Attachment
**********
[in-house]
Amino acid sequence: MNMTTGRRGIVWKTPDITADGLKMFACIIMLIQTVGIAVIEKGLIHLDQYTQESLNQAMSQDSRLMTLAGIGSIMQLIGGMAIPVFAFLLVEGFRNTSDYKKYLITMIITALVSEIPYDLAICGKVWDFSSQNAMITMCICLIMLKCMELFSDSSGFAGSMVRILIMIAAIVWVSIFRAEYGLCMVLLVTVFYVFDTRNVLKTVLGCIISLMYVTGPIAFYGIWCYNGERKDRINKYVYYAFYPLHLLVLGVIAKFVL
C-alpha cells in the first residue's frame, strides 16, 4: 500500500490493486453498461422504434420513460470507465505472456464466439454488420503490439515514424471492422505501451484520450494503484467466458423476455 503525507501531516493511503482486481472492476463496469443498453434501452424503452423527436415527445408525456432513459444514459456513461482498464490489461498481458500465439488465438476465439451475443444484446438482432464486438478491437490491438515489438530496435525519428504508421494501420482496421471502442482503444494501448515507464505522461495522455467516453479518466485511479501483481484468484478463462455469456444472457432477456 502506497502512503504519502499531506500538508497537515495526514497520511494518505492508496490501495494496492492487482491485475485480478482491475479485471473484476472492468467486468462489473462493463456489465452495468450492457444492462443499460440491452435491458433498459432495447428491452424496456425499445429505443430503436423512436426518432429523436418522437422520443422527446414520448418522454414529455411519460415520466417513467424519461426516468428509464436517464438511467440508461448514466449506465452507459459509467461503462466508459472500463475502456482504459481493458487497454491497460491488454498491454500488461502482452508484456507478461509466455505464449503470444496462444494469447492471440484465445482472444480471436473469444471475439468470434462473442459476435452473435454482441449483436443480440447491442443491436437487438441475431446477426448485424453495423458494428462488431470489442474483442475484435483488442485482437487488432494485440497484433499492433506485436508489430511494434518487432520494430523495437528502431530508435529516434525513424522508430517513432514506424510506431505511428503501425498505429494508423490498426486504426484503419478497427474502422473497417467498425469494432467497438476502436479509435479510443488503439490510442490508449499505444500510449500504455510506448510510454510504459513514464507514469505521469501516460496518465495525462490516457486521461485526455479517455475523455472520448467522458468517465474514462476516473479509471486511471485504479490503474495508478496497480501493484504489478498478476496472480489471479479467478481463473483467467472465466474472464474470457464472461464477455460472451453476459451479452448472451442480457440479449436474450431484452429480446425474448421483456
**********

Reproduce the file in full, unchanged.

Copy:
[in-house]
Amino acid sequence: MNMTTGRRGIVWKTPDITADGLKMFACIIMLIQTVGIAVIEKGLIHLDQYTQESLNQAMSQDSRLMTLAGIGSIMQLIGGMAIPVFAFLLVEGFRNTSDYKKYLITMIITALVSEIPYDLAICGKVWDFSSQNAMITMCICLIMLKCMELFSDSSGFAGSMVRILIMIAAIVWVSIFRAEYGLCMVLLVTVFYVFDTRNVLKTVLGCIISLMYVTGPIAFYGIWCYNGERKDRINKYVYYAFYPLHLLVLGVIAKFVL
C-alpha cells in the first residue's frame, strides 16, 4: 500500500490493486453498461422504434420513460470507465505472456464466439454488420503490439515514424471492422505501451484520450494503484467466458423476455 503525507501531516493511503482486481472492476463496469443498453434501452424503452423527436415527445408525456432513459444514459456513461482498464490489461498481458500465439488465438476465439451475443444484446438482432464486438478491437490491438515489438530496435525519428504508421494501420482496421471502442482503444494501448515507464505522461495522455467516453479518466485511479501483481484468484478463462455469456444472457432477456 502506497502512503504519502499531506500538508497537515495526514497520511494518505492508496490501495494496492492487482491485475485480478482491475479485471473484476472492468467486468462489473462493463456489465452495468450492457444492462443499460440491452435491458433498459432495447428491452424496456425499445429505443430503436423512436426518432429523436418522437422520443422527446414520448418522454414529455411519460415520466417513467424519461426516468428509464436517464438511467440508461448514466449506465452507459459509467461503462466508459472500463475502456482504459481493458487497454491497460491488454498491454500488461502482452508484456507478461509466455505464449503470444496462444494469447492471440484465445482472444480471436473469444471475439468470434462473442459476435452473435454482441449483436443480440447491442443491436437487438441475431446477426448485424453495423458494428462488431470489442474483442475484435483488442485482437487488432494485440497484433499492433506485436508489430511494434518487432520494430523495437528502431530508435529516434525513424522508430517513432514506424510506431505511428503501425498505429494508423490498426486504426484503419478497427474502422473497417467498425469494432467497438476502436479509435479510443488503439490510442490508449499505444500510449500504455510506448510510454510504459513514464507514469505521469501516460496518465495525462490516457486521461485526455479517455475523455472520448467522458468517465474514462476516473479509471486511471485504479490503474495508478496497480501493484504489478498478476496472480489471479479467478481463473483467467472465466474472464474470457464472461464477455460472451453476459451479452448472451442480457440479449436474450431484452429480446425474448421483456